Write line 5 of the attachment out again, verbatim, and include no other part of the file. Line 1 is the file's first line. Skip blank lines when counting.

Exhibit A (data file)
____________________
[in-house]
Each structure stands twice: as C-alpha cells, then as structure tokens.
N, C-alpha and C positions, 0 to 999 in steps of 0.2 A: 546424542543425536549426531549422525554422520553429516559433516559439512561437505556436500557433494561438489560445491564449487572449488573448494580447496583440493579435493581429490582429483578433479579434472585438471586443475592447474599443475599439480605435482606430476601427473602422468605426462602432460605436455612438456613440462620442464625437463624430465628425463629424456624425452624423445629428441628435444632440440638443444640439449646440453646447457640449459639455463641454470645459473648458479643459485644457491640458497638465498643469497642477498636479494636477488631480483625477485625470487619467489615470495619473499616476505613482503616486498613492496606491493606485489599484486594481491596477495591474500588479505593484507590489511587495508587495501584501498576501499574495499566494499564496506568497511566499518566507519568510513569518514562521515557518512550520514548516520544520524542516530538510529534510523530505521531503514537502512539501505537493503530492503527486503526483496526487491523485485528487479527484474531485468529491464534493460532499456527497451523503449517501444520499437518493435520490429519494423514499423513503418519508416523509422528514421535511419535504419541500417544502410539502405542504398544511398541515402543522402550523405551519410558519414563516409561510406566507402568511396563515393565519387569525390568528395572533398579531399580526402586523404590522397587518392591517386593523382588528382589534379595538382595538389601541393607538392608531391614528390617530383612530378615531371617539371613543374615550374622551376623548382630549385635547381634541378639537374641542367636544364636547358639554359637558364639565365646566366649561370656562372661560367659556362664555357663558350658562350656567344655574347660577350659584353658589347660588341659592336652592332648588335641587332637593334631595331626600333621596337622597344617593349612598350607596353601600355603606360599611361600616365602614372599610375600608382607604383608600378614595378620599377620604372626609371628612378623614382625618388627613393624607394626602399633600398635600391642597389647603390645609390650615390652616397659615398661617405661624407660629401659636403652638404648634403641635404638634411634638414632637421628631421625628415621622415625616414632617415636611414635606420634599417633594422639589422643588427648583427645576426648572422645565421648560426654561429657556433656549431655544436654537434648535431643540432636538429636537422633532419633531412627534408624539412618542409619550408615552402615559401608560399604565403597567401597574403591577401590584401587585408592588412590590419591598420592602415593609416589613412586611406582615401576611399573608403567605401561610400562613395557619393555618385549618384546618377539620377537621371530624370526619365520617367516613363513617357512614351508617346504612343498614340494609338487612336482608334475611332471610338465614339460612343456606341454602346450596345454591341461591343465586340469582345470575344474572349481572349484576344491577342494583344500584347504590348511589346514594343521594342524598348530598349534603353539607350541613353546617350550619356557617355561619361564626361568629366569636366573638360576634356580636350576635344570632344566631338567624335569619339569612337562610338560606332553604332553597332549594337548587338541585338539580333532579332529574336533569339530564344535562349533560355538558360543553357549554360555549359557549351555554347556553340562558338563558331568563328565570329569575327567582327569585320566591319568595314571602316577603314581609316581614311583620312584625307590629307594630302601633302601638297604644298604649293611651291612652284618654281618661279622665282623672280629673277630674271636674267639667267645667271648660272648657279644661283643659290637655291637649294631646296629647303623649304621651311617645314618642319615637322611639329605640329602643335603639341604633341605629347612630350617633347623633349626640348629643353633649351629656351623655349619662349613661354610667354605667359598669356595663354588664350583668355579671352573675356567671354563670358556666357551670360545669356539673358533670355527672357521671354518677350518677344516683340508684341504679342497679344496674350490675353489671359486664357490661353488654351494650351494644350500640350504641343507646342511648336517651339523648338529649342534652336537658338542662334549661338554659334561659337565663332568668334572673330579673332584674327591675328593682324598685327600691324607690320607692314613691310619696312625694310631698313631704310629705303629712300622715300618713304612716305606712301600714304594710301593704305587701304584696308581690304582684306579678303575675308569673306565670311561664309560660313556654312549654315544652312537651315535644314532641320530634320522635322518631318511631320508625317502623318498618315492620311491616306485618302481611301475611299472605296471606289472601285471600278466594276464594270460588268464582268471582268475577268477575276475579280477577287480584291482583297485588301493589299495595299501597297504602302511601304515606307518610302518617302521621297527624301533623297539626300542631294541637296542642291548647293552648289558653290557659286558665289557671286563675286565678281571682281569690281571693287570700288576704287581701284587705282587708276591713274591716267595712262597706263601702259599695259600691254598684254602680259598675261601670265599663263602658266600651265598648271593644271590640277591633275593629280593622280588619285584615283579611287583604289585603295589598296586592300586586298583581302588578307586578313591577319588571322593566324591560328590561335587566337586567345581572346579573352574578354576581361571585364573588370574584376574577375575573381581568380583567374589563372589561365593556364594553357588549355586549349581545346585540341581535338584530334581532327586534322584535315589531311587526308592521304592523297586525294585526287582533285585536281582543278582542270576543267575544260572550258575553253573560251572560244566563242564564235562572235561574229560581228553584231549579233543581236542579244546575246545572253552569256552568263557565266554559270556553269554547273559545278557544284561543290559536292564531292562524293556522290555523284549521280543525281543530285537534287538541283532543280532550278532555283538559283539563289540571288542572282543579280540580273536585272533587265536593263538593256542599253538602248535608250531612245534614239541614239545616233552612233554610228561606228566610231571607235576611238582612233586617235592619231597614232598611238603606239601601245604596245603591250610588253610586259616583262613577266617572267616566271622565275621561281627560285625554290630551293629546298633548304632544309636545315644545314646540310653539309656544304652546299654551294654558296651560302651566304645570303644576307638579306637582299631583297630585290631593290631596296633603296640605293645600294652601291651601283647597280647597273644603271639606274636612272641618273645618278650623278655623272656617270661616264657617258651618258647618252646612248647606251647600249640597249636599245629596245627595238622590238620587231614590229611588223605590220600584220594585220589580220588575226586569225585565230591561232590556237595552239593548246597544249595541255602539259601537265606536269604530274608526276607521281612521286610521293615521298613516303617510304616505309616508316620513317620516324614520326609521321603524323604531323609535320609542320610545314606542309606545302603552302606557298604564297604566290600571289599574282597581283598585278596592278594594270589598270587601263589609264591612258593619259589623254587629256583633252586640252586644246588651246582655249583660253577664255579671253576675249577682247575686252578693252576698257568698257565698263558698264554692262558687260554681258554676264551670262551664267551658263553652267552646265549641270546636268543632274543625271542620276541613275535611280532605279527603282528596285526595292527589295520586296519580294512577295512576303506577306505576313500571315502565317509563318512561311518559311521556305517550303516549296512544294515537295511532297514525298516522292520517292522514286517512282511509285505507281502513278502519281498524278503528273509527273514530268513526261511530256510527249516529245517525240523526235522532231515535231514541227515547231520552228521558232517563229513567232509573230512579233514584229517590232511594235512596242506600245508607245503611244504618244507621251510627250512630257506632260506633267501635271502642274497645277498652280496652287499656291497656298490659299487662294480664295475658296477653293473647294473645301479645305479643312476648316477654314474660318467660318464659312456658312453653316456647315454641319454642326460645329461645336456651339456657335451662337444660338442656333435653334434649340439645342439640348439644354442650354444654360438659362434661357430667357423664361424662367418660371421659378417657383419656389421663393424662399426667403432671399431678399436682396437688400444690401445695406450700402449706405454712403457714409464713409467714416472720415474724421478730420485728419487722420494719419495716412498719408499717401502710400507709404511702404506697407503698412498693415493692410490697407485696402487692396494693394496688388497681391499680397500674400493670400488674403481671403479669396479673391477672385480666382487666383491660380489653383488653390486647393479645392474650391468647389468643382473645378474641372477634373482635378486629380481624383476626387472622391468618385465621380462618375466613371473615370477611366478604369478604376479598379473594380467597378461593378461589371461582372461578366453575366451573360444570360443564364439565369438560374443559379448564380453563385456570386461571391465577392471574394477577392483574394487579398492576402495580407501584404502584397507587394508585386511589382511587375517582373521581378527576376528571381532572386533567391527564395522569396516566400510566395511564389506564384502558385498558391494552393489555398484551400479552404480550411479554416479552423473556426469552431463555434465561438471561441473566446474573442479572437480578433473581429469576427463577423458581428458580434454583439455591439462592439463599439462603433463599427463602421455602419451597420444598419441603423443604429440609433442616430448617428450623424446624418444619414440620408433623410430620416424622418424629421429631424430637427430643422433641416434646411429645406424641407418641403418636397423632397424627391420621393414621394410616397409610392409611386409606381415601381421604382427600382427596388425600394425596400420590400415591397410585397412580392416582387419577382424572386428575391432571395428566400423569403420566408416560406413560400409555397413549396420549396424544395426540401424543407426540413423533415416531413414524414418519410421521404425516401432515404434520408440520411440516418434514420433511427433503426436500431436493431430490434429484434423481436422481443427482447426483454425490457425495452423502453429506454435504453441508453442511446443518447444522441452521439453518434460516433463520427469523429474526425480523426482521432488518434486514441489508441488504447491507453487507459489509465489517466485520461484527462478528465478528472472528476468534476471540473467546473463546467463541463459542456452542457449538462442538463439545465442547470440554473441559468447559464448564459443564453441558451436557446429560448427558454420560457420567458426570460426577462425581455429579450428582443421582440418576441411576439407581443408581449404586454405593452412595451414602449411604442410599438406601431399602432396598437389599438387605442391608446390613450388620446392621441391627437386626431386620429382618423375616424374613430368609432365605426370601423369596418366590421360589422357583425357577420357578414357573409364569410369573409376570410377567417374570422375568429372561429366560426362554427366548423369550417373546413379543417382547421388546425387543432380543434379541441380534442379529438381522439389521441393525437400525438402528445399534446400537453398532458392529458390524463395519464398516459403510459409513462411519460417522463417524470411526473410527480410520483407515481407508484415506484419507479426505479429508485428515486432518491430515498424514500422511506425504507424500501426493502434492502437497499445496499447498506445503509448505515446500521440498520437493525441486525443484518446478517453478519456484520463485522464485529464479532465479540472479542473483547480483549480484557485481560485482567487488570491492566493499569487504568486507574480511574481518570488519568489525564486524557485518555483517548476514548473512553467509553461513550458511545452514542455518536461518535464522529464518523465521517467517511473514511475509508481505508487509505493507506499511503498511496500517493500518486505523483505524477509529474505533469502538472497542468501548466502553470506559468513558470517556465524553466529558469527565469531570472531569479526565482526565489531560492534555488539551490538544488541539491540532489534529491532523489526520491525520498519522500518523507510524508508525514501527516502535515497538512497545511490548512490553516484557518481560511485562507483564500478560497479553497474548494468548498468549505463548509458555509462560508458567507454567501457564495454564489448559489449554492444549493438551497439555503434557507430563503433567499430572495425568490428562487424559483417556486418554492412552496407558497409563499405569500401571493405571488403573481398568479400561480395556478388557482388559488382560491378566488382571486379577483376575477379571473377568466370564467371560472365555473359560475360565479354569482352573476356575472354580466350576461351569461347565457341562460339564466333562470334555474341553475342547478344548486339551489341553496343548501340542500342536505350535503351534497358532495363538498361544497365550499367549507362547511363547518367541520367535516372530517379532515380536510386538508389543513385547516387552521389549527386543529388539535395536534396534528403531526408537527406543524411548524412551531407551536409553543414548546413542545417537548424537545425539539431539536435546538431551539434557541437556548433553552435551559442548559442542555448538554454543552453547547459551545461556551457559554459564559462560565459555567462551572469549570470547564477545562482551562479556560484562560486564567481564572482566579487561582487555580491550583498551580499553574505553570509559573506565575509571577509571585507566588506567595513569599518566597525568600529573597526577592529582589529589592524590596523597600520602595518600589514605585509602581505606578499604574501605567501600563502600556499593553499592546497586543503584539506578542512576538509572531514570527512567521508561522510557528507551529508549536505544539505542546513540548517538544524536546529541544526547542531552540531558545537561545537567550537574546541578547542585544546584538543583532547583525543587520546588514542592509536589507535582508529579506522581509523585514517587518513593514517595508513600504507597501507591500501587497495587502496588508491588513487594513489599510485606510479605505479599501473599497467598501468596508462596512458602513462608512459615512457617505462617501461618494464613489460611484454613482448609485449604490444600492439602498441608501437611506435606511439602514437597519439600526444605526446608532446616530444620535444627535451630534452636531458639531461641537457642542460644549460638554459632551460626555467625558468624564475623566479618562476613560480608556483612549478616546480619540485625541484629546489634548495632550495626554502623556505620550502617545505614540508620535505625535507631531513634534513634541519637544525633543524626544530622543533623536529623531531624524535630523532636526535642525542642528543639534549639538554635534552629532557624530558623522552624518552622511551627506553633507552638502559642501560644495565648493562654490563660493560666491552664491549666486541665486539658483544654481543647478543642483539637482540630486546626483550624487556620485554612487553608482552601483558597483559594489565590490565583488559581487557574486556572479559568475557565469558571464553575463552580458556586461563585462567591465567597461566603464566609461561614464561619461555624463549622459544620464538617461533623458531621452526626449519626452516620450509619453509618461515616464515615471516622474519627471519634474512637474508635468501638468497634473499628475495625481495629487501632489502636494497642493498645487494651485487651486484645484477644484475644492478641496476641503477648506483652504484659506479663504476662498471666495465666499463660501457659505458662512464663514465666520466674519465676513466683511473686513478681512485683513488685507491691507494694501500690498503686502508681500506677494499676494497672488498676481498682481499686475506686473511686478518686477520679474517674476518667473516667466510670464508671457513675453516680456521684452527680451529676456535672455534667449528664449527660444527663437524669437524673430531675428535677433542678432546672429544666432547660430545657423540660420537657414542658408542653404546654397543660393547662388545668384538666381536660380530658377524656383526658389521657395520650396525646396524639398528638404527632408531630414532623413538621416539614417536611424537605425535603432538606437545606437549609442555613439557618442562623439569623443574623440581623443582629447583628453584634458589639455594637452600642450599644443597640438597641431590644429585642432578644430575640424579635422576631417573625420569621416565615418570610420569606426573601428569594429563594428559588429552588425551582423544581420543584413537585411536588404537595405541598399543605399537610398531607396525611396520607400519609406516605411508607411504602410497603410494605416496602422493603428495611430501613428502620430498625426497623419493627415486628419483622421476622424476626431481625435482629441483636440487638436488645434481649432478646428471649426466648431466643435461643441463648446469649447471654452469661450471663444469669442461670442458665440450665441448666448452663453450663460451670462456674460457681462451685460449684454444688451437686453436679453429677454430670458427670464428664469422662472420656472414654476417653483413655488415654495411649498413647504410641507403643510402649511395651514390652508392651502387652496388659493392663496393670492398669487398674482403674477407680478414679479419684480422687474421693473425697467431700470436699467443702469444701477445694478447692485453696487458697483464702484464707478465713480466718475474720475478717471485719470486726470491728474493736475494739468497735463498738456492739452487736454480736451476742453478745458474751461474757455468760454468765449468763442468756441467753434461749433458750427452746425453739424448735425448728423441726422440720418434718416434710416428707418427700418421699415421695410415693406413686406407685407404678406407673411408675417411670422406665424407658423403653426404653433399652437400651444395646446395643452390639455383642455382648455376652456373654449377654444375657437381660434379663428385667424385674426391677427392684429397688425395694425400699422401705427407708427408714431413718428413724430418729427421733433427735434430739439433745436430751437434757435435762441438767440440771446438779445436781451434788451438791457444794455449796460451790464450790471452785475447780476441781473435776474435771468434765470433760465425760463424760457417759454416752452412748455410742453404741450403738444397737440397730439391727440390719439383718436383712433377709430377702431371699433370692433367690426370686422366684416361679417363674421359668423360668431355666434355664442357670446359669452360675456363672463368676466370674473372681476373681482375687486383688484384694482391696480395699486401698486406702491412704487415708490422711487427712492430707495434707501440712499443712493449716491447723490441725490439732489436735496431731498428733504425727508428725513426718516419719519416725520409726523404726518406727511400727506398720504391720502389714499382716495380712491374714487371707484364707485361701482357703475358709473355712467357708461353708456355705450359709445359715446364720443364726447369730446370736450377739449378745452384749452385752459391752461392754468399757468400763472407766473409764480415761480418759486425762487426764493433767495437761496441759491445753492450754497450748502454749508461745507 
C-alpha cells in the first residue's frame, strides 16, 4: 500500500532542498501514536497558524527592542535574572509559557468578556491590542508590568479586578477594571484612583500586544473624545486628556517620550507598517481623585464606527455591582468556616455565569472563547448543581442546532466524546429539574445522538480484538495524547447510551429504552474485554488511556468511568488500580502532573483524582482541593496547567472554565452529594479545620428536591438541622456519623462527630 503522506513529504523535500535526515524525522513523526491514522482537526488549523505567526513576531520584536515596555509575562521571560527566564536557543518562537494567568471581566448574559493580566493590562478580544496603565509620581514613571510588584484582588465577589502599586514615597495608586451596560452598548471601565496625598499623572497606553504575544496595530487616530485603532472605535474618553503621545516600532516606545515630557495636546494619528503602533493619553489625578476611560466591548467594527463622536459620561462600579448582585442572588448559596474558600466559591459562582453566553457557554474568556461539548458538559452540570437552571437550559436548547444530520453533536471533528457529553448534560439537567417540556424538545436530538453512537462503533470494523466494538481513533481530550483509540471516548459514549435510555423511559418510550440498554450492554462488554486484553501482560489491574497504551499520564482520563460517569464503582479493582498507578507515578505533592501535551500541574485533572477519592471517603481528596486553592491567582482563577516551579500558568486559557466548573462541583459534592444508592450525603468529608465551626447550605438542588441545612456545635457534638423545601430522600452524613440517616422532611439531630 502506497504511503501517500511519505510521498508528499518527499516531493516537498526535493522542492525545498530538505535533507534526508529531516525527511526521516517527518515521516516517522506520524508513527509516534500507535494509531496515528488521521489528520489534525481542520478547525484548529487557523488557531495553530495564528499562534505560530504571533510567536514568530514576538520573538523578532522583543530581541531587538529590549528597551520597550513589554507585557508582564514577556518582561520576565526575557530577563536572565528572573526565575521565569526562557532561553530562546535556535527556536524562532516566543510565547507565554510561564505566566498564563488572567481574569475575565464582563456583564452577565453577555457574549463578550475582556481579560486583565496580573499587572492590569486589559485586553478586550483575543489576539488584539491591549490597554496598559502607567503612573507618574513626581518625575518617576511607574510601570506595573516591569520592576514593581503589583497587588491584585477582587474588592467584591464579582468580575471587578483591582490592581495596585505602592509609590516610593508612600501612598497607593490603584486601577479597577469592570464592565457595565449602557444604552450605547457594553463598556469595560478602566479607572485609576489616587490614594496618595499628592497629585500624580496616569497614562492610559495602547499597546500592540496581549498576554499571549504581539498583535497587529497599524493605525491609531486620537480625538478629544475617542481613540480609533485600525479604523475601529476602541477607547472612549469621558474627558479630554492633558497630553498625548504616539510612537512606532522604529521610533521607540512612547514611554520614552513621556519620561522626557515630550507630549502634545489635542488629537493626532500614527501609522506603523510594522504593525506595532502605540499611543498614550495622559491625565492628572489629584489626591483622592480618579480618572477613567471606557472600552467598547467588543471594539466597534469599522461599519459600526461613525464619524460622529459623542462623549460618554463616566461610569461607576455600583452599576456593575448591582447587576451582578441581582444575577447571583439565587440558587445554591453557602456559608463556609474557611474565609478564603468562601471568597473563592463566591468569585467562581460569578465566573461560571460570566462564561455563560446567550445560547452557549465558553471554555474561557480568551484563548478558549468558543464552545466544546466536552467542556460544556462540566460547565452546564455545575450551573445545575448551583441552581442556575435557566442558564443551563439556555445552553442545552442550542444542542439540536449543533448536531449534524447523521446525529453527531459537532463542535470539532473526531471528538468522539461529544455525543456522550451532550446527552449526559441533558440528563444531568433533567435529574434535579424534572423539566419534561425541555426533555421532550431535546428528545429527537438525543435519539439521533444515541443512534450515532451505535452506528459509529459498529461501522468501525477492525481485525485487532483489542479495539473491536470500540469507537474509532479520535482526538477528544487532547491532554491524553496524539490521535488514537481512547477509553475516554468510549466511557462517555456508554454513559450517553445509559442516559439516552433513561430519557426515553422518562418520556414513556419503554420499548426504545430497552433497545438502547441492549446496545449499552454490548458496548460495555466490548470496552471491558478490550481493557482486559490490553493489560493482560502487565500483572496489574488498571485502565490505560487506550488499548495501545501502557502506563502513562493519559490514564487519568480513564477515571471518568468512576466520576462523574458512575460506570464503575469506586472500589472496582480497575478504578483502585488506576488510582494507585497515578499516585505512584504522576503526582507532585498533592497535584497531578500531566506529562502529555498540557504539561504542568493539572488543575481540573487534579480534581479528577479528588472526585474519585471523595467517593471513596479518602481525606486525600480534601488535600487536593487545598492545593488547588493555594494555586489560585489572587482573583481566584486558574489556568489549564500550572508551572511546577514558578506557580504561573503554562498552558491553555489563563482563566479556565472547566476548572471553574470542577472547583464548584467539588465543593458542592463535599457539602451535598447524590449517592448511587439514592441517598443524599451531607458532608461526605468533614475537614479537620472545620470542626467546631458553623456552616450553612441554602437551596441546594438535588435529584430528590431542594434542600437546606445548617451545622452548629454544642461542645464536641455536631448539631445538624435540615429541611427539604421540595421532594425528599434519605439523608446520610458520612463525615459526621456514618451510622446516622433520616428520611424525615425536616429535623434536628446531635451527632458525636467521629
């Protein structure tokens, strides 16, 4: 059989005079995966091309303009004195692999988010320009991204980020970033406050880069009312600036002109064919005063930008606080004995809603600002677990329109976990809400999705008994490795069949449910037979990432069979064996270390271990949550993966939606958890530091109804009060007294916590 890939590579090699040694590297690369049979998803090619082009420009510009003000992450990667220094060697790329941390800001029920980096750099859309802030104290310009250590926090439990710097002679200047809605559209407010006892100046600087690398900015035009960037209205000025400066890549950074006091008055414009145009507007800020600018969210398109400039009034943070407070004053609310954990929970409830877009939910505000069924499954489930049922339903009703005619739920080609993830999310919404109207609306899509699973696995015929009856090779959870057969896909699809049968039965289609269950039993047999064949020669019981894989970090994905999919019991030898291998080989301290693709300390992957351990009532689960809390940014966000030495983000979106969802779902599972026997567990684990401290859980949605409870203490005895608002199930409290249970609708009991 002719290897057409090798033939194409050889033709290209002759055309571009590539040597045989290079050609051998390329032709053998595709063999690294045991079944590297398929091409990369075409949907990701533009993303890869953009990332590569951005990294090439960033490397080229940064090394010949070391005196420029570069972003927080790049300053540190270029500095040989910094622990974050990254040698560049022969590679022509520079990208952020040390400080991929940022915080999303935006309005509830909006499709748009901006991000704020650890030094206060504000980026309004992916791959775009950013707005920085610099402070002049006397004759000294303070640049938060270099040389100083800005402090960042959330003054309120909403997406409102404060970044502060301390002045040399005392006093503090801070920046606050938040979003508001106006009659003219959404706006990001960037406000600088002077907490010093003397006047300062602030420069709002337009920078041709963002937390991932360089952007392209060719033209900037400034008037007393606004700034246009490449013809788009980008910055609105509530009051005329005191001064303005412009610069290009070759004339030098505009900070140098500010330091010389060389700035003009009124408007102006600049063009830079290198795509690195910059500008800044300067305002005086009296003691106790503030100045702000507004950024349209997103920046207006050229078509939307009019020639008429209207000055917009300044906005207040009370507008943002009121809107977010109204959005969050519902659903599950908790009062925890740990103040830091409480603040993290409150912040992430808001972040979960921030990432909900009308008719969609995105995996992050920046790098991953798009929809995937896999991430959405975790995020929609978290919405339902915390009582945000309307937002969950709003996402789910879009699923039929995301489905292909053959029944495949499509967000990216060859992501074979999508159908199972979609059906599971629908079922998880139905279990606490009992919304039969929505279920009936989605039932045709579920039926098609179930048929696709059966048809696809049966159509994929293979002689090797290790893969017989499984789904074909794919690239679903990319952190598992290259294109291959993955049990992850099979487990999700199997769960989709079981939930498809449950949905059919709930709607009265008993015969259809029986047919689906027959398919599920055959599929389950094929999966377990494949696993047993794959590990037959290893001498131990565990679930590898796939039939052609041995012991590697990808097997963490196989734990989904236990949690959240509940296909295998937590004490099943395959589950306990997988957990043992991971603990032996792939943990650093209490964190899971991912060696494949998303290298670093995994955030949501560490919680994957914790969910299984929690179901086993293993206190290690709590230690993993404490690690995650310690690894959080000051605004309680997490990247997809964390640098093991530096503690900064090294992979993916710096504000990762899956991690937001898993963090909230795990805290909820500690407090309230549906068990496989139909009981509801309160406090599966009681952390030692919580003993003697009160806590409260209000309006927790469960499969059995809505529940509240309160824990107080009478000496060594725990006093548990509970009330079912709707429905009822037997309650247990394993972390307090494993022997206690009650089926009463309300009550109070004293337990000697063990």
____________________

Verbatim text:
């Protein structure tokens, strides 16, 4: 059989005079995966091309303009004195692999988010320009991204980020970033406050880069009312600036002109064919005063930008606080004995809603600002677990329109976990809400999705008994490795069949449910037979990432069979064996270390271990949550993966939606958890530091109804009060007294916590 890939590579090699040694590297690369049979998803090619082009420009510009003000992450990667220094060697790329941390800001029920980096750099859309802030104290310009250590926090439990710097002679200047809605559209407010006892100046600087690398900015035009960037209205000025400066890549950074006091008055414009145009507007800020600018969210398109400039009034943070407070004053609310954990929970409830877009939910505000069924499954489930049922339903009703005619739920080609993830999310919404109207609306899509699973696995015929009856090779959870057969896909699809049968039965289609269950039993047999064949020669019981894989970090994905999919019991030898291998080989301290693709300390992957351990009532689960809390940014966000030495983000979106969802779902599972026997567990684990401290859980949605409870203490005895608002199930409290249970609708009991 002719290897057409090798033939194409050889033709290209002759055309571009590539040597045989290079050609051998390329032709053998595709063999690294045991079944590297398929091409990369075409949907990701533009993303890869953009990332590569951005990294090439960033490397080229940064090394010949070391005196420029570069972003927080790049300053540190270029500095040989910094622990974050990254040698560049022969590679022509520079990208952020040390400080991929940022915080999303935006309005509830909006499709748009901006991000704020650890030094206060504000980026309004992916791959775009950013707005920085610099402070002049006397004759000294303070640049938060270099040389100083800005402090960042959330003054309120909403997406409102404060970044502060301390002045040399005392006093503090801070920046606050938040979003508001106006009659003219959404706006990001960037406000600088002077907490010093003397006047300062602030420069709002337009920078041709963002937390991932360089952007392209060719033209900037400034008037007393606004700034246009490449013809788009980008910055609105509530009051005329005191001064303005412009610069290009070759004339030098505009900070140098500010330091010389060389700035003009009124408007102006600049063009830079290198795509690195910059500008800044300067305002005086009296003691106790503030100045702000507004950024349209997103920046207006050229078509939307009019020639008429209207000055917009300044906005207040009370507008943002009121809107977010109204959005969050519902659903599950908790009062925890740990103040830091409480603040993290409150912040992430808001972040979960921030990432909900009308008719969609995105995996992050920046790098991953798009929809995937896999991430959405975790995020929609978290919405339902915390009582945000309307937002969950709003996402789910879009699923039929995301489905292909053959029944495949499509967000990216060859992501074979999508159908199972979609059906599971629908079922998880139905279990606490009992919304039969929505279920009936989605039932045709579920039926098609179930048929696709059966048809696809049966159509994929293979002689090797290790893969017989499984789904074909794919690239679903990319952190598992290259294109291959993955049990992850099979487990999700199997769960989709079981939930498809449950949905059919709930709607009265008993015969259809029986047919689906027959398919599920055959599929389950094929999966377990494949696993047993794959590990037959290893001498131990565990679930590898796939039939052609041995012991590697990808097997963490196989734990989904236990949690959240509940296909295998937590004490099943395959589950306990997988957990043992991971603990032996792939943990650093209490964190899971991912060696494949998303290298670093995994955030949501560490919680994957914790969910299984929690179901086993293993206190290690709590230690993993404490690690995650310690690894959080000051605004309680997490990247997809964390640098093991530096503690900064090294992979993916710096504000990762899956991690937001898993963090909230795990805290909820500690407090309230549906068990496989139909009981509801309160406090599966009681952390030692919580003993003697009160806590409260209000309006927790469960499969059995809505529940509240309160824990107080009478000496060594725990006093548990509970009330079912709707429905009822037997309650247990394993972390307090494993022997206690009650089926009463309300009550109070004293337990000697063990």